Session Musician Spotlight: Bobbye Hall
The great percussionist played on countless hit records by artists like Marvin Gaye and Stevie Wonder.
Detroit-born Bobbye Hall was an eleven-year-old prodigy playing drums at a sock hop when Motown arranger Paul Riser heard her and asked her mother if she could come to Hitsville USA for a recording session. She remembered her early sessions in an interview with NPR, “I sat there very proper and all-ears and very quiet. They would talk about how the music was going down. They would pop their fingers, clap their hands; some of them would do it with their feet – you know, just, ‘One [snaps], two.’ I felt so much at home.” She became a regular, playing percussion – with an emphasis on bongos and congas – on sessions for artists like The Temptations, Marvin Gaye, Smokey Robinson & The Miracles, and Diana Ross & The Supremes.
She moved to Los Angeles as a young adult and continued her career as a touring musician and first-call studio musician, leaving her imprint on classic recordings such as Janis Joplin’s Pearl, Bill Withers’ Just As I Am, Joni Mitchell’s For the Roses, Stevie Wonder’s Songs In The Key of Life, Stevie Nicks’ Bella Donna, and Lone Justice’s self-titled debut. She explained to Liner Note Legends, “Working in the studio is like a laboratory. We’re not thinking about [a] hit, but we know that that’s what we do. That synergy, that spark that ignites and makes hits, that’s what I think I do. That’s the way I was brought up, making hits…gold and platinum.”
Here are a few exceptional moments from the career of Ms. Bobbye Hall.
Marvin Gaye – I Want You
Bobbye Hall had several iconic moments with Marvin Gaye. She’s the bongo player on “Inner City Blues” from What’s Goin’ On and was also a musician on the steamy Let’s Get It On sessions. On this gem, the title track from Gaye’s 1976 release, Hall’s bongos float in the mix, almost melodically, as essential to the track as Gaye’s vocal.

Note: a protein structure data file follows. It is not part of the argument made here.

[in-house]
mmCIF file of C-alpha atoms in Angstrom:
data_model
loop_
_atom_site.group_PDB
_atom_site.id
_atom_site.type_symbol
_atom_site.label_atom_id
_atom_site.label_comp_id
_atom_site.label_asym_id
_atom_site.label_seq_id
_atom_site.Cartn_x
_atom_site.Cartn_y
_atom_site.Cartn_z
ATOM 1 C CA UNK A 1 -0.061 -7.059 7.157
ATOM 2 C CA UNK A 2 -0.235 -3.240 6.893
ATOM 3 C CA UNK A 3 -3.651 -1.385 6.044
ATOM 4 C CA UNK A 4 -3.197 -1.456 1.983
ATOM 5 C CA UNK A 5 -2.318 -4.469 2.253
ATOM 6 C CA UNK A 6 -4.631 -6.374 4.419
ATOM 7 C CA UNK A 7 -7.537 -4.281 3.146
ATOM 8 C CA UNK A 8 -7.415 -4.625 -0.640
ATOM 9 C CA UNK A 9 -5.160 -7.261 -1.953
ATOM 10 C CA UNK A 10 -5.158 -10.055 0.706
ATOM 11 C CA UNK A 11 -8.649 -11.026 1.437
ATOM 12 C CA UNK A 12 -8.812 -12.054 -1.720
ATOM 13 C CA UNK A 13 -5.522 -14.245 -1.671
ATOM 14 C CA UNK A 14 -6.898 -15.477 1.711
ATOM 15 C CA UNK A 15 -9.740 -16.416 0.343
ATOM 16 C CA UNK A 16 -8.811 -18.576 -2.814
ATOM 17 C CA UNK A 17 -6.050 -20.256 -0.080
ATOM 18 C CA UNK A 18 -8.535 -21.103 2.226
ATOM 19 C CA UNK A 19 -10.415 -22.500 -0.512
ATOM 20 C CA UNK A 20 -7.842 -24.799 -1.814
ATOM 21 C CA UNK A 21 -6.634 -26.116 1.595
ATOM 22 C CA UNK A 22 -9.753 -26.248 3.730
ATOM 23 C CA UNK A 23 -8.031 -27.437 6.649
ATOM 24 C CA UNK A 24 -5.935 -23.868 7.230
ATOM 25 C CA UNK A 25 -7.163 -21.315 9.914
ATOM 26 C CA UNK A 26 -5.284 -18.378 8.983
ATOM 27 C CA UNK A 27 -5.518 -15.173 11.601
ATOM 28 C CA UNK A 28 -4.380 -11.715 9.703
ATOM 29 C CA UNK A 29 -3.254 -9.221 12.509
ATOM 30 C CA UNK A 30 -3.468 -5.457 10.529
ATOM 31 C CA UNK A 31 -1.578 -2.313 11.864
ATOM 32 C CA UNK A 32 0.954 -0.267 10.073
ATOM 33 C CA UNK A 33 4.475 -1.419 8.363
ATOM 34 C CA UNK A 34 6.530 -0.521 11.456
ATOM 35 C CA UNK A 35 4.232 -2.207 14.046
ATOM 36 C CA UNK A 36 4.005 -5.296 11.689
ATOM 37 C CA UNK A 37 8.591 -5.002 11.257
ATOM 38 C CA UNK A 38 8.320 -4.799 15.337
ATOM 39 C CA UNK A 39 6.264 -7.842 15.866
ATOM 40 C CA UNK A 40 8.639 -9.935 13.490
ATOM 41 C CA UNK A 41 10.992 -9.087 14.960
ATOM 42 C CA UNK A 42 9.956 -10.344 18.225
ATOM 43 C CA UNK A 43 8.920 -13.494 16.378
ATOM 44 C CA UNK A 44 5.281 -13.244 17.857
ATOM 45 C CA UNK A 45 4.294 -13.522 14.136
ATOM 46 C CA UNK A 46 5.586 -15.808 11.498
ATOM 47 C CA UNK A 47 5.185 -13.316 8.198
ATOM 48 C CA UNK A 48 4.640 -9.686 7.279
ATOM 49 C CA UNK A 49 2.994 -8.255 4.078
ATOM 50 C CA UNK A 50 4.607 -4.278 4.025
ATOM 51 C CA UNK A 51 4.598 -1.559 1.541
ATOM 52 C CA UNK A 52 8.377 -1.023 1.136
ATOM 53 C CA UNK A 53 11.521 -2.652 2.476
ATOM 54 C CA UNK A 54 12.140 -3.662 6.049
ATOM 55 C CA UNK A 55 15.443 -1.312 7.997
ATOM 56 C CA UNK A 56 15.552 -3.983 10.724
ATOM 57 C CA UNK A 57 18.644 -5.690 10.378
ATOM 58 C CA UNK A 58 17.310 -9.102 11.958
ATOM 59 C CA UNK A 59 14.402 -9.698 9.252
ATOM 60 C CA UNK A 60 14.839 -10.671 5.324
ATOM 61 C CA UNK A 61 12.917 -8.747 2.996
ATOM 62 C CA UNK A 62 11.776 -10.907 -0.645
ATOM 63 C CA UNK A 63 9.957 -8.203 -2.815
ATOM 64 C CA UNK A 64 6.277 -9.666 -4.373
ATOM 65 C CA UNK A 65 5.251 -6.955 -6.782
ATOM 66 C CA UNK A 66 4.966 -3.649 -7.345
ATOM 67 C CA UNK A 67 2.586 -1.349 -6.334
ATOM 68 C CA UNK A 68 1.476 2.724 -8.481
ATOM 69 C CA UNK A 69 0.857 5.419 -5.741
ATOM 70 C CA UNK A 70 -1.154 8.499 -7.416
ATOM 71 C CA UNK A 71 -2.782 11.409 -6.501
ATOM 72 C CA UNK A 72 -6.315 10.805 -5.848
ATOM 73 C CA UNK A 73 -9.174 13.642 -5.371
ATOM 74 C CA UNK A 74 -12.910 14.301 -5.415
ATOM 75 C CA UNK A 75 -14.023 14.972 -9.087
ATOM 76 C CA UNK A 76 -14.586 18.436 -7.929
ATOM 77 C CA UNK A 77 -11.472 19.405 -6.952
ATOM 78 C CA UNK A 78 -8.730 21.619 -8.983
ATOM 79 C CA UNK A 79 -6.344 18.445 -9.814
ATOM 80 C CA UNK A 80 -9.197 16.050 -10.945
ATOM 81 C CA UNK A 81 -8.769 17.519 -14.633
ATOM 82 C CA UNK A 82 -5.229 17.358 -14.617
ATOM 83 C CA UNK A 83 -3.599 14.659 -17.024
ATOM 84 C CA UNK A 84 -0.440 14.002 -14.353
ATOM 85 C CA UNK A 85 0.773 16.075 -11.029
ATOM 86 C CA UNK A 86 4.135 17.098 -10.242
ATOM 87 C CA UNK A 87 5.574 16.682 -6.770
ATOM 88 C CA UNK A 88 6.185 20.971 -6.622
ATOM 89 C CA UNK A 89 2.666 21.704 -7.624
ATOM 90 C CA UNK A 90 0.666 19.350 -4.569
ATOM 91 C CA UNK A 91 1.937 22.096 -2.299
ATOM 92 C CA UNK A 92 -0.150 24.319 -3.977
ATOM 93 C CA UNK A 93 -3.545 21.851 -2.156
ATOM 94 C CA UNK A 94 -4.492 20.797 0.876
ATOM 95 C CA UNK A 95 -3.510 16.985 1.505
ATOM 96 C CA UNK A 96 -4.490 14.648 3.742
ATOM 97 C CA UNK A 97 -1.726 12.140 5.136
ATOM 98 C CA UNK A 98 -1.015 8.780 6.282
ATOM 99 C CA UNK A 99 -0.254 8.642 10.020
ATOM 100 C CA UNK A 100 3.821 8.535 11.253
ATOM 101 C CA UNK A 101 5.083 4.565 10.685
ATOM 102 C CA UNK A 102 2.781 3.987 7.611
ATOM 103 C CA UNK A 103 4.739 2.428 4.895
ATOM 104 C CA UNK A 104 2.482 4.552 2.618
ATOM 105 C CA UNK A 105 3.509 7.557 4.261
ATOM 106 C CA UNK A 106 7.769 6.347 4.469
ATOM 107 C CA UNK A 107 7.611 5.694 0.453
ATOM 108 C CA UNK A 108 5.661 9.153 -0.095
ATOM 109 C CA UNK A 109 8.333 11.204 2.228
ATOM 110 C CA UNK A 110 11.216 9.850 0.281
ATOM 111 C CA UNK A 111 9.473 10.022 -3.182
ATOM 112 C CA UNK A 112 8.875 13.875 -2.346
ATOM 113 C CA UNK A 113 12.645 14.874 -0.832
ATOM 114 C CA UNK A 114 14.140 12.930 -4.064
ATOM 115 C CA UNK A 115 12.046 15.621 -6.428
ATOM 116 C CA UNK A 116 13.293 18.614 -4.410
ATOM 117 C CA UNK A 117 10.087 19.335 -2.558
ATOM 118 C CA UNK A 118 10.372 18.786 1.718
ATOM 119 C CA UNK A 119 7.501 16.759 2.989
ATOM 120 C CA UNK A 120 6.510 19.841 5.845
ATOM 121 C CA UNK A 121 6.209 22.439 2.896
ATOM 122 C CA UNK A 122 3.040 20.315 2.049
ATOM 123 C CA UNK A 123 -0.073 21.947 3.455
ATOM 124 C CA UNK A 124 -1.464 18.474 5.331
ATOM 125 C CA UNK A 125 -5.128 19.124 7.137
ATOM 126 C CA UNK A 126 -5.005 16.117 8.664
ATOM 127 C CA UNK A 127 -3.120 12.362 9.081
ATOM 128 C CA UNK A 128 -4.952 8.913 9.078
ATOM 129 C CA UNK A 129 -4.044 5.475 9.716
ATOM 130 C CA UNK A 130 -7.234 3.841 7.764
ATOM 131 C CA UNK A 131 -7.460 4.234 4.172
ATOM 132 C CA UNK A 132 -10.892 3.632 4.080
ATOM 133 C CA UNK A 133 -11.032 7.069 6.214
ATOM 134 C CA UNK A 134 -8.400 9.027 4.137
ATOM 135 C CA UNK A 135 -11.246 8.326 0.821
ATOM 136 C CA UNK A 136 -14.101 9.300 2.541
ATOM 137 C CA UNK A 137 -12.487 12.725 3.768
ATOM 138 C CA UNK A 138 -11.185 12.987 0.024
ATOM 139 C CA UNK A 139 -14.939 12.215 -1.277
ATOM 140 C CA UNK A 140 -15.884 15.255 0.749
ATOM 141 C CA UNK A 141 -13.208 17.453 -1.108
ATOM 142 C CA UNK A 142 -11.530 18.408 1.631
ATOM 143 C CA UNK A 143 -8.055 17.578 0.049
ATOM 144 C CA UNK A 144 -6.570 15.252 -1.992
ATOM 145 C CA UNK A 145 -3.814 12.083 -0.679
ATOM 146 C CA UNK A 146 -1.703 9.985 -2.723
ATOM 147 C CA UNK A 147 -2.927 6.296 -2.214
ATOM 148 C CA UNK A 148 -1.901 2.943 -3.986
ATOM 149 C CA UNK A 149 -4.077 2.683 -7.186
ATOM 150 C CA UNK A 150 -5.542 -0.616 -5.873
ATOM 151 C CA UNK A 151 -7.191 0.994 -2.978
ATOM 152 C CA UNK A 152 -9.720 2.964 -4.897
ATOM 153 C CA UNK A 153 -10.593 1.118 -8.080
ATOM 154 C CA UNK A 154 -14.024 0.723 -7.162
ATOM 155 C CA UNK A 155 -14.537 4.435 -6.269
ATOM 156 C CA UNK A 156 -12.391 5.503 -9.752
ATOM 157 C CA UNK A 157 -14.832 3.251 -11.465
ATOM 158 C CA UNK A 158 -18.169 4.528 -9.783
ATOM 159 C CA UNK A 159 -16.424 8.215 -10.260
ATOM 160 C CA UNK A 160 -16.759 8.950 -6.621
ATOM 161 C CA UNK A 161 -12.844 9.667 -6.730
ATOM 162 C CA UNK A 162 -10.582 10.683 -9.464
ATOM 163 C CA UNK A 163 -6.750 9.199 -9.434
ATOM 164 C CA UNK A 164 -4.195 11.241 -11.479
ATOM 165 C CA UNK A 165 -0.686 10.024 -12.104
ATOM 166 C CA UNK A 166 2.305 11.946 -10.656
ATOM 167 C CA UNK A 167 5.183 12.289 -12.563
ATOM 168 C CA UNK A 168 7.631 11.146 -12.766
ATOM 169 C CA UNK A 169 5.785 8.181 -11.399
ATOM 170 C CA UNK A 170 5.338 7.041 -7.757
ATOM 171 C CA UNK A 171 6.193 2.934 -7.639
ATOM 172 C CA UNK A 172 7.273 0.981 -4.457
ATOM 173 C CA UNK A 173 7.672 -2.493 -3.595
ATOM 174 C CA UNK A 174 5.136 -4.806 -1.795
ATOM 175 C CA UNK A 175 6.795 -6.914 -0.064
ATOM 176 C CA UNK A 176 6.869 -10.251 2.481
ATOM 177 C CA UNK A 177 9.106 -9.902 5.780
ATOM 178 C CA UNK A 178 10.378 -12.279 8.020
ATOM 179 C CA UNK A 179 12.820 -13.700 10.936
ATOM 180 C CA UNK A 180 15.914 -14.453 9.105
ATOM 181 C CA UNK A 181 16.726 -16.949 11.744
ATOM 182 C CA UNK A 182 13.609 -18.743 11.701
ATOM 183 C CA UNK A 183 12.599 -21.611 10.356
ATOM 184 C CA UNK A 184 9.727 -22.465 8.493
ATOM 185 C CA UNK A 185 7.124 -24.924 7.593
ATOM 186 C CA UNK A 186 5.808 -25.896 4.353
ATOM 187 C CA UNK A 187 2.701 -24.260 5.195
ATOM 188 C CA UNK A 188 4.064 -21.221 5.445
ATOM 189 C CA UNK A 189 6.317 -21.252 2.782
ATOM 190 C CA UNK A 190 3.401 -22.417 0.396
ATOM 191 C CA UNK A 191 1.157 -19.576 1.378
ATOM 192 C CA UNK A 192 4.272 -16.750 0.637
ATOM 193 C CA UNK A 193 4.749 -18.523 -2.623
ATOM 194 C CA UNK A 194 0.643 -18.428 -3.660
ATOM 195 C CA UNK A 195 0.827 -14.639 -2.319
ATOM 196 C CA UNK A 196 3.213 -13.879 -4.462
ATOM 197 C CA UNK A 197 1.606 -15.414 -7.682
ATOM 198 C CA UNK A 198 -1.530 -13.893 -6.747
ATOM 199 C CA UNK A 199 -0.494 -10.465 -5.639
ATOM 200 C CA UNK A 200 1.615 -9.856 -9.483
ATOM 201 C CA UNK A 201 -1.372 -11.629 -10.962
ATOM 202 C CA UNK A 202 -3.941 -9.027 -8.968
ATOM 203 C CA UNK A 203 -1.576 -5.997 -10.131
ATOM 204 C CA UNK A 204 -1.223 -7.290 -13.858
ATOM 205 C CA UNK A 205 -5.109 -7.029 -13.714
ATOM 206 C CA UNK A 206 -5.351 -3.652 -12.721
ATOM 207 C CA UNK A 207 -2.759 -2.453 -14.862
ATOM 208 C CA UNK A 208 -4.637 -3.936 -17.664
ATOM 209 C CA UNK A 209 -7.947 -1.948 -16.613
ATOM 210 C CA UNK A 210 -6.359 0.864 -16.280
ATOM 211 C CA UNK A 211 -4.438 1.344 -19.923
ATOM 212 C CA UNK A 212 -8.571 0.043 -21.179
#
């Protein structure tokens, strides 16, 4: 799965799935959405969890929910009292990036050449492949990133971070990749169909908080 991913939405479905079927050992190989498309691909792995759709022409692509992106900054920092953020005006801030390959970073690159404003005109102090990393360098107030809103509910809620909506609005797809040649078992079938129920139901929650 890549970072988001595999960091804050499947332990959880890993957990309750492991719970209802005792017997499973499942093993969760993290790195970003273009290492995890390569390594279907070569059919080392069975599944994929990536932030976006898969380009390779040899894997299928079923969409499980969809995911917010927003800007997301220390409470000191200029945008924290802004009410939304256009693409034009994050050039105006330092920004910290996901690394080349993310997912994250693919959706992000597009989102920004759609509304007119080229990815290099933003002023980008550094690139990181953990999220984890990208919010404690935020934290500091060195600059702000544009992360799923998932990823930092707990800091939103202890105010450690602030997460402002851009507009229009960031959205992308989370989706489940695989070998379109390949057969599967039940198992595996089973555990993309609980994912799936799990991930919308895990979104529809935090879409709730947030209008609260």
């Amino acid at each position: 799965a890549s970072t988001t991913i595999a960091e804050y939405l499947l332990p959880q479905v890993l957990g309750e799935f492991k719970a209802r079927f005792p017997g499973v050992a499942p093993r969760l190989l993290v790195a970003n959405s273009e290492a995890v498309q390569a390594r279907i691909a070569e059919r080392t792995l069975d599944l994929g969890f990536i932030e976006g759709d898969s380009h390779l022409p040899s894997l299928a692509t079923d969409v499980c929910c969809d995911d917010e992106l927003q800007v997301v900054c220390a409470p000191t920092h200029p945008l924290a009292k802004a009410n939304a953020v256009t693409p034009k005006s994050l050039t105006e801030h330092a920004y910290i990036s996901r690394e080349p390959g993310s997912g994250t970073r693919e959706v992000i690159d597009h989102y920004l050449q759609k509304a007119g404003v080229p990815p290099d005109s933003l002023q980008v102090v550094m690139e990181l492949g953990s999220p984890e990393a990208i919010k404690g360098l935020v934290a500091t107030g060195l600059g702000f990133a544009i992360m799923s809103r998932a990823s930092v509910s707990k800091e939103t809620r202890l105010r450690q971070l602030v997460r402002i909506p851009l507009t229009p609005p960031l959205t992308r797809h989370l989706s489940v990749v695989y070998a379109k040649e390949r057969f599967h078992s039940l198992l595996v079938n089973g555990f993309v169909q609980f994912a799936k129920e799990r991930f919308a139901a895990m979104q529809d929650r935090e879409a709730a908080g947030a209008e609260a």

Willie Hutch – Slick
By the time of this session in 1973, Bobbye Hall was already entering American homes weekly by way of television on the Sanford & Son theme song, which was composed and produced by Quincy Jones. The soundtrack for The Mack, recorded at the height of the popularity of Blaxploitation films, was produced by Willie Hutch, providing Hall one of her early opportunities to play for the silver screen.
Quincy Jones featuring Leon Ware & Minnie Riperton – If I Ever Lose This Heaven
This recording from Quincy Jones’ 1974 Body Heat put Bobbye Hall in the room with many of her peers from Motown, including James Gadson, Chuck Rainey, and Wah Wah Watson – as well as Leon Ware, co-writer of Marvin Gaye’s “I Want You.” In addition to Ware and Minnie Riperton on vocals, Al Jarreau adds vocal effects to the jazz/soul pastiche. As with “I Want You,” Hall’s intuitive rhythms accent the track’s diverse instrumentation. Body Heat was certified gold and topped Billboard’s R&B and Jazz album charts.
Stevie Wonder – Bird of Beauty
While Bobbye Hall had done other sessions with Stevie Wonder, “Bird of Beauty” from Fulfillingness’ First Finale captures her playing the cuíca, a Brazilian drum often utilized in samba music. Fulfillingness earned Wonder three Grammy Awards and topped Billboard’s Top LPs & Tapes chart.
Holly Near – Singer In The Storm
“I very seldom get to work with women,” Bobbye Hall remarked to Tom Tom Mag, but this collaboration with Women’s Music icon Holly Near gave her the chance to play with an artist who had recorded numerous albums with exclusively women musicians. On this track, Melissa Etheridge handles the guitar work, while Hall drives the rhythm.
Looking for more? Check out our series of articles on the greatest sessions musicians ever.